How to be mindful with a mind that’s full in 2017

Welcome to the end of the first week of the New Year. I am not alone in saying that 2016 presented its fair share of obstacles, life altering experiences and game changing events. None of us want a repeater in 2017. Last week, I set out to create an image of how I wanted this year to unfold. Within this image was a list of intentions to guide me along the process. Why not resolutions, you ask? There is a huge difference between resolving something and intending to act. The former implies that there is something wrong; that there is unfinished business hindering you from getting to where you want to be. To make such a list drives into your consciousness all the failures, road blocks and let downs of years’ past. Intentions are purposeful actions. I intend to hug strangers, eat broccoli, travel to Cuba and so on. Intentions allow you to be mindful even if the rest of your brain is locked up in the junk of 2016.

Doing for ME above all others…

One of the most powerful intentions I put on that list, which set the tone for all the others that followed was doing for ME above all others. This is huge! I am an empath and a nurturer. My profession by definition draws on both these qualities, sometimes to depletion point. Oftentimes, I forget myself and my own needs. Therefore, placing ME at the top of my intentions keeps me mindful of number 1. Channeling that nurture inward allows my higher self to steer me forward. She’s the one with the clear voice and my best intentions in mind. Her judgement of situations and people is never cloudy. She is my gut and she is always spot on. If this is too woo-woo for some of you, let me rephrase it as learning to put your needs first. If it puts you last on the list, just say NO.

Walk away from other people’s tornadoes…

You cannot take on or personalize other people’s struggles in this life. Once again, the empathic nurturing self wants to provide solutions, love the pain away, walk alongside them in their process. What you need to realize is that it is their process, not yours and trying to invite yourself into the tornado leaves a destructive path in its wake. As my post on unconditional love explored, it’s okay to walk away.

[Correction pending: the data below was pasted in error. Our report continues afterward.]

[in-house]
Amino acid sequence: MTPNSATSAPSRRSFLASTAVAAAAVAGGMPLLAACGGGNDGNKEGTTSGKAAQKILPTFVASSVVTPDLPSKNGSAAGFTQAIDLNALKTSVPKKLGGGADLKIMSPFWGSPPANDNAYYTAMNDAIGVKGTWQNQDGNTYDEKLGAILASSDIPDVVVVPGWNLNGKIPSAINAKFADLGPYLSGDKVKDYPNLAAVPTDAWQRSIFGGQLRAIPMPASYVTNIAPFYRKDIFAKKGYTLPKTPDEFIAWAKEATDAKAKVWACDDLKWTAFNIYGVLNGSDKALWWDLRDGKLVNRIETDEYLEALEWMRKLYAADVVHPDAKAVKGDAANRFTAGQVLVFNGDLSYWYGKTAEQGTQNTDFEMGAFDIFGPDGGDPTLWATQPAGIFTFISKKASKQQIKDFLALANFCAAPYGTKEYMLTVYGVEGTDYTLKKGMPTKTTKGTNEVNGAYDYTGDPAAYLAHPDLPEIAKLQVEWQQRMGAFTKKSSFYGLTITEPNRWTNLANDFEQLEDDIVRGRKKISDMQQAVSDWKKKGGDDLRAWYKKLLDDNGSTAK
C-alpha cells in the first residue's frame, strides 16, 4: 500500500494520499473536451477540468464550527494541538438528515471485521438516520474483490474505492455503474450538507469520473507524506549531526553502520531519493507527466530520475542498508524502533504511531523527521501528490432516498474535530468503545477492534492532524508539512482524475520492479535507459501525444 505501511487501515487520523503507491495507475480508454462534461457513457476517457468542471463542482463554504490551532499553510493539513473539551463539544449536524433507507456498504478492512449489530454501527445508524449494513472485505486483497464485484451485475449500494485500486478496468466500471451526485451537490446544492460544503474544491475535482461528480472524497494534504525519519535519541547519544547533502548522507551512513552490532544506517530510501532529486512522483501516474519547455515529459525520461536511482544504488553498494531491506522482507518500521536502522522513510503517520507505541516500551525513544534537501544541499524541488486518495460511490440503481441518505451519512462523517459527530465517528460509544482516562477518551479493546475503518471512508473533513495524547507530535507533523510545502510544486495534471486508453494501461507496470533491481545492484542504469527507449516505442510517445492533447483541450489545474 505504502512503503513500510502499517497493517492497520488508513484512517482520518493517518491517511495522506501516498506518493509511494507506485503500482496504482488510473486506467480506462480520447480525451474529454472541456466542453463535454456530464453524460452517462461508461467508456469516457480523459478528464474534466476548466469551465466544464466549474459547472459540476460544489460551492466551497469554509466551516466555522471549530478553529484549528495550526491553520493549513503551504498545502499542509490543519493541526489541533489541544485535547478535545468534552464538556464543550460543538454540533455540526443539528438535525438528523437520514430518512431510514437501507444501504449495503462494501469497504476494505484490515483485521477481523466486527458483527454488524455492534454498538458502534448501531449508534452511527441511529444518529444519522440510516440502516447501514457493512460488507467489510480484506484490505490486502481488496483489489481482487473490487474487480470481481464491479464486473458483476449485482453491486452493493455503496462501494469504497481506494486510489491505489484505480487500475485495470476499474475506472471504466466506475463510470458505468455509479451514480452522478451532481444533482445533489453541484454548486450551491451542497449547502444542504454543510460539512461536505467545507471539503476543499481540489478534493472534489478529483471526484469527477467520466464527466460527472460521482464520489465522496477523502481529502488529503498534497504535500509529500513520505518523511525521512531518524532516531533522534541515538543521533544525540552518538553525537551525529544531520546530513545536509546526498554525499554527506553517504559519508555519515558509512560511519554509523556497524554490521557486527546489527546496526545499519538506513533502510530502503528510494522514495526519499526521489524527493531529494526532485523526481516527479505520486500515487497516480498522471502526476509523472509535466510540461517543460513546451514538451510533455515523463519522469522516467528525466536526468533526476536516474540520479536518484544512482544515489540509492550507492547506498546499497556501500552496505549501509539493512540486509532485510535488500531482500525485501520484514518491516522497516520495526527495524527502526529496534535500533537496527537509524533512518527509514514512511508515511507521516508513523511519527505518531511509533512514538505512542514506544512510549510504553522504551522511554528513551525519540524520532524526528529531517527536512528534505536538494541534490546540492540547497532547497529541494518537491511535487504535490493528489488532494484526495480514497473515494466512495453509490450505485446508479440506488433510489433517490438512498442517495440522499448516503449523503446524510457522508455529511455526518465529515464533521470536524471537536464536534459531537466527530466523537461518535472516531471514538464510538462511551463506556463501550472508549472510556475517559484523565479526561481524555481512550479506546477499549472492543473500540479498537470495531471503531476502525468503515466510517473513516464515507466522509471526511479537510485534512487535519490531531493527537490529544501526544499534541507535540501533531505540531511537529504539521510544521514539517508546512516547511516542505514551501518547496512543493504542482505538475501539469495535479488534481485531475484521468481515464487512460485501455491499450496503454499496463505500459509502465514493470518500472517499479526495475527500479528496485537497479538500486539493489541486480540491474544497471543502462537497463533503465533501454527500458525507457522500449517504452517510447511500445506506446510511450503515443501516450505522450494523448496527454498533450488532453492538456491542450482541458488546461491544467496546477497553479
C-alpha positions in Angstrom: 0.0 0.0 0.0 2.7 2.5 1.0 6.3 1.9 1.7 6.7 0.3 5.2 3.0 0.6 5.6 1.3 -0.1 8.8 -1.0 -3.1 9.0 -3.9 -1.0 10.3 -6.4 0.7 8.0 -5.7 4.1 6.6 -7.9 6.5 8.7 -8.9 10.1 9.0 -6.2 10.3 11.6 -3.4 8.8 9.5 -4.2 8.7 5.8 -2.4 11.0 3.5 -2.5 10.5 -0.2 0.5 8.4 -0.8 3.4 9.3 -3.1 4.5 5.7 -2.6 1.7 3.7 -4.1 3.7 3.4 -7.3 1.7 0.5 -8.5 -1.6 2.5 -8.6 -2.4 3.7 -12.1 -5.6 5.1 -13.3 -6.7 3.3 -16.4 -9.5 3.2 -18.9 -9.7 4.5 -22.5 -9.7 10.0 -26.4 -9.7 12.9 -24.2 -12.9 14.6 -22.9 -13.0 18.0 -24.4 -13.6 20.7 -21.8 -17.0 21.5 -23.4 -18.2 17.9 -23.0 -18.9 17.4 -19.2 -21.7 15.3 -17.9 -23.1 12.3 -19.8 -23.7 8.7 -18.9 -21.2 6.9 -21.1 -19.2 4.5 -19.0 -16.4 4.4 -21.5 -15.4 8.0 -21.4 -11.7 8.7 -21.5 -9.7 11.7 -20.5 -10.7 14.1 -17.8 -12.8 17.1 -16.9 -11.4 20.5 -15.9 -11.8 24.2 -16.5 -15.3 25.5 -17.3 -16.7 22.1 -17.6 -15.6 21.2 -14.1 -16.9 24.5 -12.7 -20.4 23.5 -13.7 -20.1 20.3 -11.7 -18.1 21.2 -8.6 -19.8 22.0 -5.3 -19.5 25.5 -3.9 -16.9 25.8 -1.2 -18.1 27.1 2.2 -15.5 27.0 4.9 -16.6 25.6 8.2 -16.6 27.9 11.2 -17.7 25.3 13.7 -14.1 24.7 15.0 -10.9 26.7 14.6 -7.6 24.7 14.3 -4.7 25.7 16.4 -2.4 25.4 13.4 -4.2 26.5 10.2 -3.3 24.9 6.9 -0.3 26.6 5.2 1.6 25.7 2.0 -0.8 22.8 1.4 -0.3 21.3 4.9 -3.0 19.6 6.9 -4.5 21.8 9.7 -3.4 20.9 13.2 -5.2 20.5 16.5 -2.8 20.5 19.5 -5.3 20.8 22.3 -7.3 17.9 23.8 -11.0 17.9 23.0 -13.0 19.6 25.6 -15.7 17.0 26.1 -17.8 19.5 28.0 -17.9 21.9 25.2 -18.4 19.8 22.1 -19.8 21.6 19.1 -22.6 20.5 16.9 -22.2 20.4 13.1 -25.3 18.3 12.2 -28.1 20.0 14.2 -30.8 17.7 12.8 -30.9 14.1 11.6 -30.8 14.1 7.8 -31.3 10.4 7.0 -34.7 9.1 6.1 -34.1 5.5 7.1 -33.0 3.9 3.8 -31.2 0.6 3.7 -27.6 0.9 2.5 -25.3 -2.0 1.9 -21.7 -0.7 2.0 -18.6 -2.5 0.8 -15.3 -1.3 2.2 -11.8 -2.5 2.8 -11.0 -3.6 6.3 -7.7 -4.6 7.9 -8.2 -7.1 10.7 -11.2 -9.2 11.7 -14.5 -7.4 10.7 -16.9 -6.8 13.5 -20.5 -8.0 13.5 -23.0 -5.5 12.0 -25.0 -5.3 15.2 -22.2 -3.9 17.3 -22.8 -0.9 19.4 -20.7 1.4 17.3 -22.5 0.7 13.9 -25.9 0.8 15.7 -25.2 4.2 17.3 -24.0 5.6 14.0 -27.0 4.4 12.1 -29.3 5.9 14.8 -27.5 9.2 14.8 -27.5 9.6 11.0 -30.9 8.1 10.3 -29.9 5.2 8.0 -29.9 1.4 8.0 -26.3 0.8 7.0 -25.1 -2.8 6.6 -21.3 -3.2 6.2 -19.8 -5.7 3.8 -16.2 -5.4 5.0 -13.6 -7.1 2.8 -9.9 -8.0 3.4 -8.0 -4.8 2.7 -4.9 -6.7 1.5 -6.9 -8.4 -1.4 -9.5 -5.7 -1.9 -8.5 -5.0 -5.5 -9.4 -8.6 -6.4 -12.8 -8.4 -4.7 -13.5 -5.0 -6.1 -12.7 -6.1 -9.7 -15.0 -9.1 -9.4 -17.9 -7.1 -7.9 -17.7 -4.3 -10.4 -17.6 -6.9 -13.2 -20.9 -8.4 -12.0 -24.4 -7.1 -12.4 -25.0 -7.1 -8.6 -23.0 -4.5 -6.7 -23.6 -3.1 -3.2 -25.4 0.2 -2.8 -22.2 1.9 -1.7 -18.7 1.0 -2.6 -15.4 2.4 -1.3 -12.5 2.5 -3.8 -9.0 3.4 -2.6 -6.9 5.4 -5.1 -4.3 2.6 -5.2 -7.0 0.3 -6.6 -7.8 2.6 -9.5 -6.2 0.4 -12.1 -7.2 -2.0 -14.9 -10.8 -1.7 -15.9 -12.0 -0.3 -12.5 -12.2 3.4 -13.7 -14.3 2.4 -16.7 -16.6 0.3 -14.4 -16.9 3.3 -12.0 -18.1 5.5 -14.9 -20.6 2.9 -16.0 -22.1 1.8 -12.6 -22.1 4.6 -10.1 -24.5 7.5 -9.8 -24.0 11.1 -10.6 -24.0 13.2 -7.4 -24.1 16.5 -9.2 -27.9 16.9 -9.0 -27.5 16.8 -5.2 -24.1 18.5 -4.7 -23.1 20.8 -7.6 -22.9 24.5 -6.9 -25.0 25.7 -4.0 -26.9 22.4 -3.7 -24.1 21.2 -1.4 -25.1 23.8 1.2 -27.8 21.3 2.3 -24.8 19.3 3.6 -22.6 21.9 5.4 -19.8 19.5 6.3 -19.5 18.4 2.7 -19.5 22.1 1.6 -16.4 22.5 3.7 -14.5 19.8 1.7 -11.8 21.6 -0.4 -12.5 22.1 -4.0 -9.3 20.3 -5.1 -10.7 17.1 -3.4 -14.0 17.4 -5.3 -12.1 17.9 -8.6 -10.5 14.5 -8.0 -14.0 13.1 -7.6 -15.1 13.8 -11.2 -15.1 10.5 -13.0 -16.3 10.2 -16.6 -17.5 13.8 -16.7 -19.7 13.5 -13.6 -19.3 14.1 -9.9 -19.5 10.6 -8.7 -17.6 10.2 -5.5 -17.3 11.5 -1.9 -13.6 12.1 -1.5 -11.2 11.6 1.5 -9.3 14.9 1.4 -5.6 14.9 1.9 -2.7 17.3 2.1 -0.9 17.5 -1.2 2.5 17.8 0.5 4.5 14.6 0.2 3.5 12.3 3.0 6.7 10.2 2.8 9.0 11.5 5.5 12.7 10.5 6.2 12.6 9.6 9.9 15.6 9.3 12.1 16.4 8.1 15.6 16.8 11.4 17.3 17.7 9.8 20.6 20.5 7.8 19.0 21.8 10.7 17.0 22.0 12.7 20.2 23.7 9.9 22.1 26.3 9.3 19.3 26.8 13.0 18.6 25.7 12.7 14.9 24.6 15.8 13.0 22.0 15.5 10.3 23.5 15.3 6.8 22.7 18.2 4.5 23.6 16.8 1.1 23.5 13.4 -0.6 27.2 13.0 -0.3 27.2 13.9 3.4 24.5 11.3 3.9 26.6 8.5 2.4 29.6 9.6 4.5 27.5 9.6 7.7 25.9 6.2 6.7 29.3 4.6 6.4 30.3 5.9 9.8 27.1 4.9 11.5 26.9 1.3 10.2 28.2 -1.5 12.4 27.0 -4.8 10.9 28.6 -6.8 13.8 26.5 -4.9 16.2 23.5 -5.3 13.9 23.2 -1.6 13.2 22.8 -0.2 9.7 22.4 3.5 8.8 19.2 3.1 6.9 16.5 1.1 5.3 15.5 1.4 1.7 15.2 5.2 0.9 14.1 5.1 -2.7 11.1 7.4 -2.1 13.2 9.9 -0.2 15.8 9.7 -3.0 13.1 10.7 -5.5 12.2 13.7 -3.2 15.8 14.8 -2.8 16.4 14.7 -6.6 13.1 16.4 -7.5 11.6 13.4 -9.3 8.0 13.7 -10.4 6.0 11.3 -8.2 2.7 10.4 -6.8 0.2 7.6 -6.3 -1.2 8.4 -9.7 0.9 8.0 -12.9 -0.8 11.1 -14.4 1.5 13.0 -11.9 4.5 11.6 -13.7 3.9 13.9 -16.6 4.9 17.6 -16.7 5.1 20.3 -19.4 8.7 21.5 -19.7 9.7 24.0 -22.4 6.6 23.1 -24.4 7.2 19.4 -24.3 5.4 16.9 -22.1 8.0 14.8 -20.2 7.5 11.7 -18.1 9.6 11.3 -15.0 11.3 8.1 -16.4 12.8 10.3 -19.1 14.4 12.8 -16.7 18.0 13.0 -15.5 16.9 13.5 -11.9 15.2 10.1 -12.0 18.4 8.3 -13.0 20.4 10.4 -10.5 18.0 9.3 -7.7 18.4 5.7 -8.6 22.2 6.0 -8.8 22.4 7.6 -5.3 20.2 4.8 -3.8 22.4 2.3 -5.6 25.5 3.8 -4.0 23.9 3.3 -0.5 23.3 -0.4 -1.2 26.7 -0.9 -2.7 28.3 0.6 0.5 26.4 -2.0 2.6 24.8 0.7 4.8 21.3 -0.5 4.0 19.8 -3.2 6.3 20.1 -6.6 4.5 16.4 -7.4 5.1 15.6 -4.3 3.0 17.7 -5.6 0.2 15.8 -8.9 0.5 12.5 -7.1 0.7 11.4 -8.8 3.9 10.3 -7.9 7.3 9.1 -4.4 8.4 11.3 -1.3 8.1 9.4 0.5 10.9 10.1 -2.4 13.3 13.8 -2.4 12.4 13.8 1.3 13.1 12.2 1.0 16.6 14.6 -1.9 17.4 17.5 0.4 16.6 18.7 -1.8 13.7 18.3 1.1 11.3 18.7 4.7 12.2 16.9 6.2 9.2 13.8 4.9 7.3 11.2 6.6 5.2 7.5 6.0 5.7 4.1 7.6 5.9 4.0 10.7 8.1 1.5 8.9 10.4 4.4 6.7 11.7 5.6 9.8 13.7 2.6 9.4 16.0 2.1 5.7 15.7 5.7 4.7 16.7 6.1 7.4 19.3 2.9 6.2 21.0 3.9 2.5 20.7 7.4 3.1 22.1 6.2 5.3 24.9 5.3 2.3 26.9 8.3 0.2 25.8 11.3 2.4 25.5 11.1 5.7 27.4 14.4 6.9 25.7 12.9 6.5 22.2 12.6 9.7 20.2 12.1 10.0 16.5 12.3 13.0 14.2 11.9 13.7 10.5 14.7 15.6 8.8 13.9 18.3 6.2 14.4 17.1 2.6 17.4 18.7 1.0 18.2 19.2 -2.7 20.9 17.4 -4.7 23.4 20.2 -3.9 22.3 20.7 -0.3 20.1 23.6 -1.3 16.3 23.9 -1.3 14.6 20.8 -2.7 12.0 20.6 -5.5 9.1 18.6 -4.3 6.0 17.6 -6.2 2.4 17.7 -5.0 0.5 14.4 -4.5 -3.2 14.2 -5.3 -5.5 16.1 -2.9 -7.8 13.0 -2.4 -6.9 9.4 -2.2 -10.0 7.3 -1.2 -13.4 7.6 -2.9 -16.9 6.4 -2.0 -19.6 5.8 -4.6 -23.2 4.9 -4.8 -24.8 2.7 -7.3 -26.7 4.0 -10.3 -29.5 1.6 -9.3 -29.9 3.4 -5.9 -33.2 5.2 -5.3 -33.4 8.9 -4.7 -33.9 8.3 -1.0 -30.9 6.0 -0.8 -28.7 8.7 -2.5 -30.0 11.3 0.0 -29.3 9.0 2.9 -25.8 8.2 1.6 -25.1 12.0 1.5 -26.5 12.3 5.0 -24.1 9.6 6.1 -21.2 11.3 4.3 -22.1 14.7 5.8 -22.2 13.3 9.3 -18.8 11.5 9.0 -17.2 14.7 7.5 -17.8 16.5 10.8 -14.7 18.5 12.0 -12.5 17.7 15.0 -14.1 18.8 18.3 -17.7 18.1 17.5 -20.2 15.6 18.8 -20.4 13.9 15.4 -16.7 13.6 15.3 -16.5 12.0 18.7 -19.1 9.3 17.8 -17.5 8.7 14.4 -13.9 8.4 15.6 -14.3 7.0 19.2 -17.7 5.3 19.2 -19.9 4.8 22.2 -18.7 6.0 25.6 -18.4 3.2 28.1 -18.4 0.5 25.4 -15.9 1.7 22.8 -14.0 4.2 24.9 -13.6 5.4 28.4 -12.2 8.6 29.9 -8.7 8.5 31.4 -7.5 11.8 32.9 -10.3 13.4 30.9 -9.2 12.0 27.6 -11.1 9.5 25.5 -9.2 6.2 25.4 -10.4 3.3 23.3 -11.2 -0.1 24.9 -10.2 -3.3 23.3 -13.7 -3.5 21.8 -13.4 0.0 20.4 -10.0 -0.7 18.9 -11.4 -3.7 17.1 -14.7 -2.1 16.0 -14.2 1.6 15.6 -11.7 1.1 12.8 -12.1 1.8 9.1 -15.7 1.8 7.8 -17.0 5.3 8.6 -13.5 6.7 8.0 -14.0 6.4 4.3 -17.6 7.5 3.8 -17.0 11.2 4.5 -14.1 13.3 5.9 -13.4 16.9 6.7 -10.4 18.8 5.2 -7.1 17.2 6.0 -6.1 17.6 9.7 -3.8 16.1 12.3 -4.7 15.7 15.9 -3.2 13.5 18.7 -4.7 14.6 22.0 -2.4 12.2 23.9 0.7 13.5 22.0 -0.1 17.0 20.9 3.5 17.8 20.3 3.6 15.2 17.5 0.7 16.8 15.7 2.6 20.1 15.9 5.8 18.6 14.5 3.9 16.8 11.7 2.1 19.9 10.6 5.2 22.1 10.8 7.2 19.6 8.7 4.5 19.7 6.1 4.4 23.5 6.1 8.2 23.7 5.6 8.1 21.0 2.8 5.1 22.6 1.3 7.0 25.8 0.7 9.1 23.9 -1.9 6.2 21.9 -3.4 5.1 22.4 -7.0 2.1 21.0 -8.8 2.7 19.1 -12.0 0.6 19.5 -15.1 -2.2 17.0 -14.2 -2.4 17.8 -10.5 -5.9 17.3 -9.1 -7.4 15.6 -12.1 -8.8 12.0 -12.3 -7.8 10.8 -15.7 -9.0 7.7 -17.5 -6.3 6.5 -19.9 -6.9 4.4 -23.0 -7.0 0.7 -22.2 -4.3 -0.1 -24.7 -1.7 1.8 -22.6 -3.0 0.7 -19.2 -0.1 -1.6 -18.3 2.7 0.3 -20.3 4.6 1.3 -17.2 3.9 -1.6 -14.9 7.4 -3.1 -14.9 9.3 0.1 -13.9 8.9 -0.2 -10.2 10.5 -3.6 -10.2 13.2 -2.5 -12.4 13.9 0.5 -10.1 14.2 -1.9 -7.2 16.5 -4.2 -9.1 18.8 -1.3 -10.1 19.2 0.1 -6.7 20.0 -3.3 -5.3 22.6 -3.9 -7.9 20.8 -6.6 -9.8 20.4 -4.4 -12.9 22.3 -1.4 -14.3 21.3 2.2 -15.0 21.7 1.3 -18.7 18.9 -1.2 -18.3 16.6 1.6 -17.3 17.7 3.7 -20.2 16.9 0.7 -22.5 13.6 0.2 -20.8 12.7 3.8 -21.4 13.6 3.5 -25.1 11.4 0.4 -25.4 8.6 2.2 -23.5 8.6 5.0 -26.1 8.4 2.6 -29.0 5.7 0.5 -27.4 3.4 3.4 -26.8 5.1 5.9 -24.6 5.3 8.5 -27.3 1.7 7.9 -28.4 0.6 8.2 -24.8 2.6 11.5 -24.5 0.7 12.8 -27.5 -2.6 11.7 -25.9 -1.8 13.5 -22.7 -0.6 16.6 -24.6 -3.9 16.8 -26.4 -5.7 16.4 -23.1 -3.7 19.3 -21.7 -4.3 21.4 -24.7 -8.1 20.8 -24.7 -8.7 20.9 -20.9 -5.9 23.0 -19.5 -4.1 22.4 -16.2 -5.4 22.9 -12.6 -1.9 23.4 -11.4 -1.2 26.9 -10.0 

Any kind of day can be made better by working out…

I told myself whenever I was feeling off in some way or another, I would do a quick workout and then re-evaluate how I was feeling. Being in your physical body prevents you from ruminating and that form of distraction can reset your nervous system in profound ways. Feel good hormones called endorphins surge through your system every time you exercise. Why not take advantage of nature’s mood elevators? Who here has 15-20 minutes a day to feel good? I DO!!

Fantasize like a 5-year old…

Small children fantasize 24/7. Their play incorporates a ton of make believe and they love telling long drawn out stories of what they envision their future/fantasy selves to be like. My niece is always telling me her I want to be a princess fantasy complete with what her hair will look like and the types of rooms in her home. Why is it so hard for us adults to do the same? The inability to fantasize about certain things I desire for myself is like telling my inner 5 year old not to dream because I don’t believe it will come true.  There is power in falling in love with that story or as a close friend put it watching the movie of your life play out all the while rooting for the heroine – YOU. I intend to tell myself elaborate stories of future me with as many details as possible and enjoy the vision in progress.

As my list took form, I felt an energetic shift within myself. The first week of the New Year has been an optimistic one not because anything profound has actually happened, but because I feel more at home within myself than ever before. Let the above intentions guide you in making a list of your own. See what shifts occur within you. This is YOUR year.

Going Up to Bring You Down: Body Shaming in a NYC elevator